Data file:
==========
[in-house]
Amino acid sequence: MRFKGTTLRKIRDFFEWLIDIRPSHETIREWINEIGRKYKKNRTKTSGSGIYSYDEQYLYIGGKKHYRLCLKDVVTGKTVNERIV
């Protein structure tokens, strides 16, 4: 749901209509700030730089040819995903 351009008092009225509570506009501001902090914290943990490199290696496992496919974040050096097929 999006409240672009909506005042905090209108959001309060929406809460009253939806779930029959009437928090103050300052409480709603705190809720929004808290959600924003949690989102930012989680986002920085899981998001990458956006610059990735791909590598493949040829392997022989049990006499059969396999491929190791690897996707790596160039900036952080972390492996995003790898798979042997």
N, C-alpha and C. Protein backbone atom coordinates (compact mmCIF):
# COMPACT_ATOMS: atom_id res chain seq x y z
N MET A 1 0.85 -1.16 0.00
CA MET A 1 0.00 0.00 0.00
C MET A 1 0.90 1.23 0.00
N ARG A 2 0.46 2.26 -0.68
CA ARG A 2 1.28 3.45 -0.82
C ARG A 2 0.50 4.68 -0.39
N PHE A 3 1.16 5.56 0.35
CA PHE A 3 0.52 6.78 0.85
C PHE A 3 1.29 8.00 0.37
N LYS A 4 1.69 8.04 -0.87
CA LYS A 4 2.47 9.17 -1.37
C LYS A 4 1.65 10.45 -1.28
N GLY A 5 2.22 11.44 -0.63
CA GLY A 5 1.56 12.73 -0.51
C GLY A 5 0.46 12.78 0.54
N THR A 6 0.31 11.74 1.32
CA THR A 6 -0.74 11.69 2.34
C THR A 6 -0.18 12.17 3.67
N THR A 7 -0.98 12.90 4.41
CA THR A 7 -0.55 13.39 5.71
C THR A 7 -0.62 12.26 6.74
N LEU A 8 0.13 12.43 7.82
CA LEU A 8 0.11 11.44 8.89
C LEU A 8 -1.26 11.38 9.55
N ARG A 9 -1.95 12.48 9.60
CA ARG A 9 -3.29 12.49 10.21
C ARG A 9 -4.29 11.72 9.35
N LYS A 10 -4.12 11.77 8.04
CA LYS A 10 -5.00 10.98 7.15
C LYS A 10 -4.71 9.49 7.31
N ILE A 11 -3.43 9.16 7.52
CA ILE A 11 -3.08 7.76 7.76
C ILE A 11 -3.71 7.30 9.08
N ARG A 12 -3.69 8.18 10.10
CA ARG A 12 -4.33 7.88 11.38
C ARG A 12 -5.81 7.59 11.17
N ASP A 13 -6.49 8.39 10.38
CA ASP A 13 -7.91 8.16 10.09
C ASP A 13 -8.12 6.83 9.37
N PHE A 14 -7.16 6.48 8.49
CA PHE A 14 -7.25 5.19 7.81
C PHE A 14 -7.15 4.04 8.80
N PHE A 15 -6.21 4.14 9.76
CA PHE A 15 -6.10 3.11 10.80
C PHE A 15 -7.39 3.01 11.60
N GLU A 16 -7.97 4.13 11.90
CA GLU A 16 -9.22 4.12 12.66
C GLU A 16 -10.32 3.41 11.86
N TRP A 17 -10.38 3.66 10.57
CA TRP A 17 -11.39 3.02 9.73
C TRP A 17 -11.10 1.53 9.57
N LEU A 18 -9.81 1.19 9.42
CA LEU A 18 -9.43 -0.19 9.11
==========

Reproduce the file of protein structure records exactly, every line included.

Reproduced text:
[in-house]
Amino acid sequence: MRFKGTTLRKIRDFFEWLIDIRPSHETIREWINEIGRKYKKNRTKTSGSGIYSYDEQYLYIGGKKHYRLCLKDVVTGKTVNERIV
């Protein structure tokens, strides 16, 4: 749901209509700030730089040819995903 351009008092009225509570506009501001902090914290943990490199290696496992496919974040050096097929 999006409240672009909506005042905090209108959001309060929406809460009253939806779930029959009437928090103050300052409480709603705190809720929004808290959600924003949690989102930012989680986002920085899981998001990458956006610059990735791909590598493949040829392997022989049990006499059969396999491929190791690897996707790596160039900036952080972390492996995003790898798979042997």
N, C-alpha and C. Protein backbone atom coordinates (compact mmCIF):
# COMPACT_ATOMS: atom_id res chain seq x y z
N MET A 1 0.85 -1.16 0.00
CA MET A 1 0.00 0.00 0.00
C MET A 1 0.90 1.23 0.00
N ARG A 2 0.46 2.26 -0.68
CA ARG A 2 1.28 3.45 -0.82
C ARG A 2 0.50 4.68 -0.39
N PHE A 3 1.16 5.56 0.35
CA PHE A 3 0.52 6.78 0.85
C PHE A 3 1.29 8.00 0.37
N LYS A 4 1.69 8.04 -0.87
CA LYS A 4 2.47 9.17 -1.37
C LYS A 4 1.65 10.45 -1.28
N GLY A 5 2.22 11.44 -0.63
CA GLY A 5 1.56 12.73 -0.51
C GLY A 5 0.46 12.78 0.54
N THR A 6 0.31 11.74 1.32
CA THR A 6 -0.74 11.69 2.34
C THR A 6 -0.18 12.17 3.67
N THR A 7 -0.98 12.90 4.41
CA THR A 7 -0.55 13.39 5.71
C THR A 7 -0.62 12.26 6.74
N LEU A 8 0.13 12.43 7.82
CA LEU A 8 0.11 11.44 8.89
C LEU A 8 -1.26 11.38 9.55
N ARG A 9 -1.95 12.48 9.60
CA ARG A 9 -3.29 12.49 10.21
C ARG A 9 -4.29 11.72 9.35
N LYS A 10 -4.12 11.77 8.04
CA LYS A 10 -5.00 10.98 7.15
C LYS A 10 -4.71 9.49 7.31
N ILE A 11 -3.43 9.16 7.52
CA ILE A 11 -3.08 7.76 7.76
C ILE A 11 -3.71 7.30 9.08
N ARG A 12 -3.69 8.18 10.10
CA ARG A 12 -4.33 7.88 11.38
C ARG A 12 -5.81 7.59 11.17
N ASP A 13 -6.49 8.39 10.38
CA ASP A 13 -7.91 8.16 10.09
C ASP A 13 -8.12 6.83 9.37
N PHE A 14 -7.16 6.48 8.49
CA PHE A 14 -7.25 5.19 7.81
C PHE A 14 -7.15 4.04 8.80
N PHE A 15 -6.21 4.14 9.76
CA PHE A 15 -6.10 3.11 10.80
C PHE A 15 -7.39 3.01 11.60
N GLU A 16 -7.97 4.13 11.90
CA GLU A 16 -9.22 4.12 12.66
C GLU A 16 -10.32 3.41 11.86
N TRP A 17 -10.38 3.66 10.57
CA TRP A 17 -11.39 3.02 9.73
C TRP A 17 -11.10 1.53 9.57
N LEU A 18 -9.81 1.19 9.42
CA LEU A 18 -9.43 -0.19 9.11